I learned I was autistic in my 30s. Not long afterwards, I came across the word chameleon to describe how many autistic people change our communication, voice, interests, and actions to mirror the people we are with, or to fit in with the norms of a group.
Looking back on the way I had survived school, university, workplaces and early motherhood, I totally identified with this description of myself as chameleon. I had indeed skillfully navigated friendships and relationships by taking on the interests and communication style of others.
Having this realisation about my relationships with others was unsettling. I felt like being a chameleon meant I had lost something of myself along the way. It was as if the discovery of one part of me had made the core of me a mystery. I wondered, ‘do I even know who I am and what I like and what I believe in? What is me and what is everyone else?’
I unravelled this, trying to go back to the youngest me I could remember. There are parts of my childhood I recalled that are inalienably me – my passion for books and writing, my imagination, and the kindness I wanted to show my siblings and parents.
There are also many memories from an early age of being confused about people – my mum saying she was ‘fine’, when I could feel her anger or pain like an arrow through my heart, my teacher maintaining tight control while I could feel anxiety and frustration bubbling up, my friend seeming happy in the playground when I could sense her heart was sad. I remembered the overwhelm of being a child and feeling other people’s energy, especially the adults around me.
When searching my memories, I couldn’t recall a desperate desire to be like everyone else (It’s still not something that drives me as an adult).
The more I processed my early memories, the more I knew that being a chameleon was not about a lack of self knowledge, nor needing to compensate for social skills or mimic others to fit in. It was about absorbing other people’s energy and reflecting back what they needed at the time – fun friend in the playground, good student, helpful daughter.
How did I cope with constantly knowing other people’s pain and anger and anxiety? How did I deal with being hyper-empathic? I moulded myself in a way that helped others feel comfortable. I reflected back exactly what I sensed that they needed – confidence, sarcasm, laughter, silliness, joy, quiet. I didn’t show all of myself to them, especially if I could tell they couldn’t handle my emotions. I folded myself up all tiny and quiet to make the other person as comfortable and emotionally safe as I could. Because that is also what made me safe.
When you’re an empath, you can’t control when you feel the energy of other people. It can sometimes be very difficult to actually separate other people’s energy and emotions from my own. I can in many ways become the other person. I am a chameleon, yes. But born out of an unspoken deep connection and understanding of the other person.
I wish that more people could understand hyper-empathy and how it impacts autistic people. Just as we are more sensitive to the sensory input of the physical world around us, we are often more sensitive to the energy and the emotions of the people around us. Many autistic traits are a result of being so in tune with other people’s energy that it literally hurts. Shutting down to others emotions and taking them on without discrimination are two sides of the same coin.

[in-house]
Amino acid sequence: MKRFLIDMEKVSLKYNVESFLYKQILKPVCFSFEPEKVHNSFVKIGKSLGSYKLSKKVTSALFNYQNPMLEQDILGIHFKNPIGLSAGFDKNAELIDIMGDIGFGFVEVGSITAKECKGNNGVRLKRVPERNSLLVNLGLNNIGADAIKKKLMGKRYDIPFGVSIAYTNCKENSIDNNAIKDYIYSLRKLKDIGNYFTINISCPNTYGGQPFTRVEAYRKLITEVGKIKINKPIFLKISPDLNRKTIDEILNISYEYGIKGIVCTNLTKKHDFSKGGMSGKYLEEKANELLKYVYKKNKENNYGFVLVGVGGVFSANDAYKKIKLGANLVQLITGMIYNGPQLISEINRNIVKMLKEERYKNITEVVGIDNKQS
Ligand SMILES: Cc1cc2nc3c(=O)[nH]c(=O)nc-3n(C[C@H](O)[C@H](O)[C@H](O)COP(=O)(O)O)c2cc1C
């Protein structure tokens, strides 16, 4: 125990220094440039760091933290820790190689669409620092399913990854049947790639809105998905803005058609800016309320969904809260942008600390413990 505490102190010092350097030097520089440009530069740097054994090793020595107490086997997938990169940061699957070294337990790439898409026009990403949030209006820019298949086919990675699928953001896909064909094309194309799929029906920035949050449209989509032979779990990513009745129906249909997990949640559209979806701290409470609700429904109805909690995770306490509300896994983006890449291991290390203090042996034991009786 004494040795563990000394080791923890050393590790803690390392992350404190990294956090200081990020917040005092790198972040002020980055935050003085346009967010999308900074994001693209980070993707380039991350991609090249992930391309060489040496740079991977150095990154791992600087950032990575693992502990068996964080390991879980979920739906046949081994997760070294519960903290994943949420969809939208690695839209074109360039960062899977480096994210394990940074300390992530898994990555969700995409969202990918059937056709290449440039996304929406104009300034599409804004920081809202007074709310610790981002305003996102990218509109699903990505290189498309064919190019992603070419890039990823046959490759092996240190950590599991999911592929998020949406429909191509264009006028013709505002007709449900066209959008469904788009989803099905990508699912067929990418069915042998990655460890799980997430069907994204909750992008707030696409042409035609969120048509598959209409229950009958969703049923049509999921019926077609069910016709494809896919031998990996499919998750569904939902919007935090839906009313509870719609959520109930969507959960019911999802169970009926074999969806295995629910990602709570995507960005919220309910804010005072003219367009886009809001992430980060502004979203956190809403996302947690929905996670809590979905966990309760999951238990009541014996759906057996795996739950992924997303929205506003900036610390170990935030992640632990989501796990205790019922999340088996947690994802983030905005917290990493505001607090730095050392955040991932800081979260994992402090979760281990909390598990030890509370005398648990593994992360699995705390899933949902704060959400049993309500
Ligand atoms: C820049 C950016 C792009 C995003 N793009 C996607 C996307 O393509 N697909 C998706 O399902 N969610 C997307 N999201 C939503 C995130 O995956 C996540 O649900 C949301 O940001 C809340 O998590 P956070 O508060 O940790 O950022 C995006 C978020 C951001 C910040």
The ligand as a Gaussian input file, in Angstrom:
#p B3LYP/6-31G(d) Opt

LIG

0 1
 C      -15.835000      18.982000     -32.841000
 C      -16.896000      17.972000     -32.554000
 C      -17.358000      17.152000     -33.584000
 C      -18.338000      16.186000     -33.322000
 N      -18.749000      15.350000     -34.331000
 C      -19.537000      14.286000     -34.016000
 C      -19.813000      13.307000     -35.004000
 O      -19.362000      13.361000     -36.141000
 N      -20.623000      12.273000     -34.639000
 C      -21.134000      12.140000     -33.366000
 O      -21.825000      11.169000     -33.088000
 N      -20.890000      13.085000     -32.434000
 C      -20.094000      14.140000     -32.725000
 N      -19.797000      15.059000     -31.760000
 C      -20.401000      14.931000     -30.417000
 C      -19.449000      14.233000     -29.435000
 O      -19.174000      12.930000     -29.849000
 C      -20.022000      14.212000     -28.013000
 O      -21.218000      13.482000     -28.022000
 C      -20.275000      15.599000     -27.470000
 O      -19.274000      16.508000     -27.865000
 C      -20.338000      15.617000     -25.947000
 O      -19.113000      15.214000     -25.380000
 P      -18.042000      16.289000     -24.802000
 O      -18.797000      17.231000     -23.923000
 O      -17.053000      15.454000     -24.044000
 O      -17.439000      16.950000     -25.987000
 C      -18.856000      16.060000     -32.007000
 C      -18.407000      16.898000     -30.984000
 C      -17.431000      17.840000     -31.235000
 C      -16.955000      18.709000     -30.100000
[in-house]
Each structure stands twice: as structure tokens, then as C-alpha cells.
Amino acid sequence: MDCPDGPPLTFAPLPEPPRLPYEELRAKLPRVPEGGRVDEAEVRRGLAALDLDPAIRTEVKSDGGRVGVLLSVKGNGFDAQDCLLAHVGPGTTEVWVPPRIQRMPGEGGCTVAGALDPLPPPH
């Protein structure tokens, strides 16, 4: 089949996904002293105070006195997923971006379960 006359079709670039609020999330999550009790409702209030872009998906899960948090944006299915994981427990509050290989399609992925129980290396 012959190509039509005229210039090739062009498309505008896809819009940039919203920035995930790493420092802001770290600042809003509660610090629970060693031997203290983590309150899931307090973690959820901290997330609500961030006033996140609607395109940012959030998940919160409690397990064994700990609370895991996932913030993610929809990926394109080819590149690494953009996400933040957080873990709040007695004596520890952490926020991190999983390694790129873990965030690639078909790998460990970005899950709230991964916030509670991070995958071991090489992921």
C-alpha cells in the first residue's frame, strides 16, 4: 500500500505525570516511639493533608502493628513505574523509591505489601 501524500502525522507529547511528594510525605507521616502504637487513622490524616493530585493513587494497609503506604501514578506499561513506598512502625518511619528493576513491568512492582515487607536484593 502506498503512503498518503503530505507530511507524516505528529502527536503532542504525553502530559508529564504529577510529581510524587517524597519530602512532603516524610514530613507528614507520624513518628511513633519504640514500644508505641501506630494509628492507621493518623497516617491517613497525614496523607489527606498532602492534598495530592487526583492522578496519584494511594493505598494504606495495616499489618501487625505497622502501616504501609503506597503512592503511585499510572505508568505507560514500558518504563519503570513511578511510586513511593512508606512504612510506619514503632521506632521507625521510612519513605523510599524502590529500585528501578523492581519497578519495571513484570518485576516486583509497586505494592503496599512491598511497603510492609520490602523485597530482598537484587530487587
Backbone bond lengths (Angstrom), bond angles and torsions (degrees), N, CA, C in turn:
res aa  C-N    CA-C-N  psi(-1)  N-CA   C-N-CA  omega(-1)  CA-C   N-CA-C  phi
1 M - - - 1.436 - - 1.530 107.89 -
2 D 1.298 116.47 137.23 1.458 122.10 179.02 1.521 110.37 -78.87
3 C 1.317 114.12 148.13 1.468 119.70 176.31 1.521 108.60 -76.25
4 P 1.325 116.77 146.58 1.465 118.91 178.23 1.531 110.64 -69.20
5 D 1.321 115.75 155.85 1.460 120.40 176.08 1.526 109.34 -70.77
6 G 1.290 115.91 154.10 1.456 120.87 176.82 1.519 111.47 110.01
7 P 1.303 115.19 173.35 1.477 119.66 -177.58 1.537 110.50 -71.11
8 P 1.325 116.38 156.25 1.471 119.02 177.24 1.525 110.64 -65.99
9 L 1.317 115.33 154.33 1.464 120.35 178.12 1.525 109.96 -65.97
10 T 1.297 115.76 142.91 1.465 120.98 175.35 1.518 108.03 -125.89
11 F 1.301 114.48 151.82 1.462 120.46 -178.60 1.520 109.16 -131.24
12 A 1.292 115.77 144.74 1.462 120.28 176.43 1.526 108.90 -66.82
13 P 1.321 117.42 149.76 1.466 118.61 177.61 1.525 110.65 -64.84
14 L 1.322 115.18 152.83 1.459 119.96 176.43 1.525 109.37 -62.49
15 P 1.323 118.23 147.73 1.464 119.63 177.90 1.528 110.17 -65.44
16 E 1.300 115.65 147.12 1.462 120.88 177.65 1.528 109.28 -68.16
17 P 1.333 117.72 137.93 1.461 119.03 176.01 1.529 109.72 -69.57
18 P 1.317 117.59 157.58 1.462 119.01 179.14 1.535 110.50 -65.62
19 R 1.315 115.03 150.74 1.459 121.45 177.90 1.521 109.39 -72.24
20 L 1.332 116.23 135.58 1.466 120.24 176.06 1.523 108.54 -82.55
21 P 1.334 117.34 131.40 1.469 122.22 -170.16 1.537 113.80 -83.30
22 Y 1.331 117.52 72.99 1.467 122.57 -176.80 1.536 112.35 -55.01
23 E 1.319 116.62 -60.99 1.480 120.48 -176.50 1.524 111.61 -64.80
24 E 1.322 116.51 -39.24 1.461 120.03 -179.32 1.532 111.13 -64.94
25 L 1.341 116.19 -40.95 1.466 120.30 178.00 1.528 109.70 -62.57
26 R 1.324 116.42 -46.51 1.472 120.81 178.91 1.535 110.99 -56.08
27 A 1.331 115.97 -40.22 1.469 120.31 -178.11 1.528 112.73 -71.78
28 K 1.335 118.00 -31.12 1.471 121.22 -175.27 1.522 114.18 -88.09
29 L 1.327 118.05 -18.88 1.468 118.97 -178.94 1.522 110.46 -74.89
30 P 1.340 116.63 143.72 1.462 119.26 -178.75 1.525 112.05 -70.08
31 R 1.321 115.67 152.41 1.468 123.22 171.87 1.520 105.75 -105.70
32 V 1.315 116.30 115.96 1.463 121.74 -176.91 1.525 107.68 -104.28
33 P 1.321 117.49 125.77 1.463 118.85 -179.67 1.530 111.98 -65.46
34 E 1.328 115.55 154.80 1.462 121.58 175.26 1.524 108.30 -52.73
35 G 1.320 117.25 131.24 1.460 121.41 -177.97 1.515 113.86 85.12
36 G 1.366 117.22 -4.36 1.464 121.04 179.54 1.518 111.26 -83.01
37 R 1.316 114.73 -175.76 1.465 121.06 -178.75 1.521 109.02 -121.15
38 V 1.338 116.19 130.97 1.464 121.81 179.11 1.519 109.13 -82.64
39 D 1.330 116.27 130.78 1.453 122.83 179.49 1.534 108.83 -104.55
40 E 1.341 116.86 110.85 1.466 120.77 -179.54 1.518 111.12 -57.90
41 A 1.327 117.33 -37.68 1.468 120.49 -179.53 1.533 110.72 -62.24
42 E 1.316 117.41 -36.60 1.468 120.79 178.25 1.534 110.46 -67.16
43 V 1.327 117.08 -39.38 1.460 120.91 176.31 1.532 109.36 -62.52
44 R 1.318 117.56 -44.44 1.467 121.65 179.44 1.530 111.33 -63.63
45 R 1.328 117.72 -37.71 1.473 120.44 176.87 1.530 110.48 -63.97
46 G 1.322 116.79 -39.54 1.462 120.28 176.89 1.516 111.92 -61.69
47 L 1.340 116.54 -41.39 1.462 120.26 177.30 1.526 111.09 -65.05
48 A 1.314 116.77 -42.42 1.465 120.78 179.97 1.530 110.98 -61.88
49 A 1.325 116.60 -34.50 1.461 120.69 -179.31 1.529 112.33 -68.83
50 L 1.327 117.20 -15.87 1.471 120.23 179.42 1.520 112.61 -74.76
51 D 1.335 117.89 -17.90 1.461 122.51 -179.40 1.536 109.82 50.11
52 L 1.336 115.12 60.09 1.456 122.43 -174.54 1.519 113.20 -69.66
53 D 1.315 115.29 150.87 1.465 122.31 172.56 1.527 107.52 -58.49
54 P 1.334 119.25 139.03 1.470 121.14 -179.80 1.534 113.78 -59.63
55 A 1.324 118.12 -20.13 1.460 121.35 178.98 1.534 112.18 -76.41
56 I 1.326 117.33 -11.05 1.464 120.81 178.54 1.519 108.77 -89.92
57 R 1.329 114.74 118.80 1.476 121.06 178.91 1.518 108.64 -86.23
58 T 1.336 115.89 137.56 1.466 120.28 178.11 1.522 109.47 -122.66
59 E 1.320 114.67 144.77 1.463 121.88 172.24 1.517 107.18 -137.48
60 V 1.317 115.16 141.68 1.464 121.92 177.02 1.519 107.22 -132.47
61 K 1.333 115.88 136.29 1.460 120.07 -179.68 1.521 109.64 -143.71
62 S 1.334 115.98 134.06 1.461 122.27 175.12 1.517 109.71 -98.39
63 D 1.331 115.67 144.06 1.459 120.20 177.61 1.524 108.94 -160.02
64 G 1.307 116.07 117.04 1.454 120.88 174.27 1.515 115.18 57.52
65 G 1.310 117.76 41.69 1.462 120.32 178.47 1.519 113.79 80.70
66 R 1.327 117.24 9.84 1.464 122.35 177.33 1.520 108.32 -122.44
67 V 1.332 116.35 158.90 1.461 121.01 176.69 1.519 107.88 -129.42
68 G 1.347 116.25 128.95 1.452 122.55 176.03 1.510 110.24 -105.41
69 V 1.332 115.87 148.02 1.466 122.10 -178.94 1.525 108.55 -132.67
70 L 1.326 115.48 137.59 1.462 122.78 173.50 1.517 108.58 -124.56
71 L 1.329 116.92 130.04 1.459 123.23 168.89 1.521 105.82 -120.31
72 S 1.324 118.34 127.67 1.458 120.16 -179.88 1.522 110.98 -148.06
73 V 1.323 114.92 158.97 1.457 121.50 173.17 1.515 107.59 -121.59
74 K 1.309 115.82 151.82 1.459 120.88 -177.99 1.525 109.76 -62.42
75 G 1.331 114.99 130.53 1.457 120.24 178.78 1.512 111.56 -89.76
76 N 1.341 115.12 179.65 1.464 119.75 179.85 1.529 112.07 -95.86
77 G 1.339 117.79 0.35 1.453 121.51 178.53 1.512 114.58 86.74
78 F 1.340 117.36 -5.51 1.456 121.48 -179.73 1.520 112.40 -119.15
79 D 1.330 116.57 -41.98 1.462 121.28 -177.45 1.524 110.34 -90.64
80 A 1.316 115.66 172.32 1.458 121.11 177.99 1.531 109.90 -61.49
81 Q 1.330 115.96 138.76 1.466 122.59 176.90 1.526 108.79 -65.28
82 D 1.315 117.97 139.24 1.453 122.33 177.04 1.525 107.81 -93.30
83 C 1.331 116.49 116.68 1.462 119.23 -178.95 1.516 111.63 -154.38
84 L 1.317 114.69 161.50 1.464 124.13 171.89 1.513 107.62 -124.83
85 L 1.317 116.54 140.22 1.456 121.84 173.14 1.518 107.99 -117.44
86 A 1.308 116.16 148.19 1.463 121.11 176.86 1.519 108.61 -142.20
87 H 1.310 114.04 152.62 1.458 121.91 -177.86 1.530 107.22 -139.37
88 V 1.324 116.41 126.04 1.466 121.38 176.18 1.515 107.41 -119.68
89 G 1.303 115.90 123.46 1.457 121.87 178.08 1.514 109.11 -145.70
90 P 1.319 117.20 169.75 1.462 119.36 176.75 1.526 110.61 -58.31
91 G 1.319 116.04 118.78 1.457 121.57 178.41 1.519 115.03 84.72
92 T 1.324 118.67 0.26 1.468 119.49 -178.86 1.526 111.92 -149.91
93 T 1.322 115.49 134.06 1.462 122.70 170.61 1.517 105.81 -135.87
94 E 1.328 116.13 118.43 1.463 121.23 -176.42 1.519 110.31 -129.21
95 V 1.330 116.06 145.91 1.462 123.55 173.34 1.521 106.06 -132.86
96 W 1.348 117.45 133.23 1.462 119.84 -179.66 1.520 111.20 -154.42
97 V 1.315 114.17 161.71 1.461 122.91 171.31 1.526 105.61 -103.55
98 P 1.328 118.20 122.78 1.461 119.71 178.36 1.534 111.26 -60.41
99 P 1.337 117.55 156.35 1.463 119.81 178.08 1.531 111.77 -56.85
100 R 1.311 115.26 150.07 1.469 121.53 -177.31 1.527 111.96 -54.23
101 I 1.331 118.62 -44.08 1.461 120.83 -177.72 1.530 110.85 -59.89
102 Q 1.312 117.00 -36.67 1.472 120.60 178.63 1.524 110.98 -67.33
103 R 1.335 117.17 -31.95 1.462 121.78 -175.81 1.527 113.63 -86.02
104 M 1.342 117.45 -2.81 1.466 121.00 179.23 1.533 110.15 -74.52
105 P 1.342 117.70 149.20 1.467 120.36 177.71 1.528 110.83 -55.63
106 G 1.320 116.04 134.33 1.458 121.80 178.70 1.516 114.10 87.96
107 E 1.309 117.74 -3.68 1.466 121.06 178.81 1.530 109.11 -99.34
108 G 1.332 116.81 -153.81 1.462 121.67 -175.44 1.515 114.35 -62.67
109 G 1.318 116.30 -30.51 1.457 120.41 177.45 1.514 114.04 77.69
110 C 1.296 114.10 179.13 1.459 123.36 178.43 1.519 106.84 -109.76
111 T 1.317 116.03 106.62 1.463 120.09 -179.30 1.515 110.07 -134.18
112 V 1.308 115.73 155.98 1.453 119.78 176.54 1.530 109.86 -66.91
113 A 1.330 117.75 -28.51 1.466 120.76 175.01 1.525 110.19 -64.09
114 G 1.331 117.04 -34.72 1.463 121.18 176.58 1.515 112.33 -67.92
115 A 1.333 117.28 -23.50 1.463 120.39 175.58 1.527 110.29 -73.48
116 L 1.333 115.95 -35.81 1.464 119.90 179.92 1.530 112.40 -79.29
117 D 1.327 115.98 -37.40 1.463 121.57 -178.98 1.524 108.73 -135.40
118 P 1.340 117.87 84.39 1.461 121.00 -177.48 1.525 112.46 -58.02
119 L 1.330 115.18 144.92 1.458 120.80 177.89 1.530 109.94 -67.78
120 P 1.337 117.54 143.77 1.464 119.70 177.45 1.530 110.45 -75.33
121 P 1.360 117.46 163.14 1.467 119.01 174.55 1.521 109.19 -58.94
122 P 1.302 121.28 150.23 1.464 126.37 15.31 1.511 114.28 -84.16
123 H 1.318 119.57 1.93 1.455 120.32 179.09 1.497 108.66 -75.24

Autistic people shouldn’t be shamed for how we handle our extreme sensitivity to other humans. I once took statements like this by an ‘autism expert’ onboard “Girls who have ASD can be chameleons, changing personas according to the situation and no one knowing the genuine person”
I think that this way of understanding chameleons is harmful, making those around us feel they are missing a secret version of us hidden underneath. It undermines our confidence in an actual skill that we have.
Autistics are so often criticised as lacking understanding of others and lacking social and communication skills. Why can’t it be a strength when we do this well?
What if we saw being mouldable and adaptable as a gift? What if we saw the knowing and reflecting back of others true selves as a gift?
I know that in my family relationships, friendships and my work with other people, being able to channel other people’s essence, their energy and their emotions, is more a gift than a curse. It is something that I have grown to appreciate and love about myself.
What has helped since developing an understanding of hyper-empathy as a gift rather than a curse, is honing my own sensitivity so that I can separate my own energy from other people’s energy. Regular meditation practice and daily sensory breaks have really helped with this. Choosing the people I am in relationship with carefully, and taking lots of downtime from other humans has been an important coping strategy.
These days, I am definitely less chameleon-like than I was in my teens and 20s. As my heart has stretched over the years, my empathy and responsiveness to people’s pain has intensified too. But I am also more proud of all of this as a central part of my being that’s connected to a deep sensitivity and compassion for others.
“I think I’ll stay in pieces. I can shift them, rearrange, depending on the day, depending on what I need to be. I can change on a whim and be so many different girls and none of them has to be me.”
― Katja Millay, The Sea of Tranquility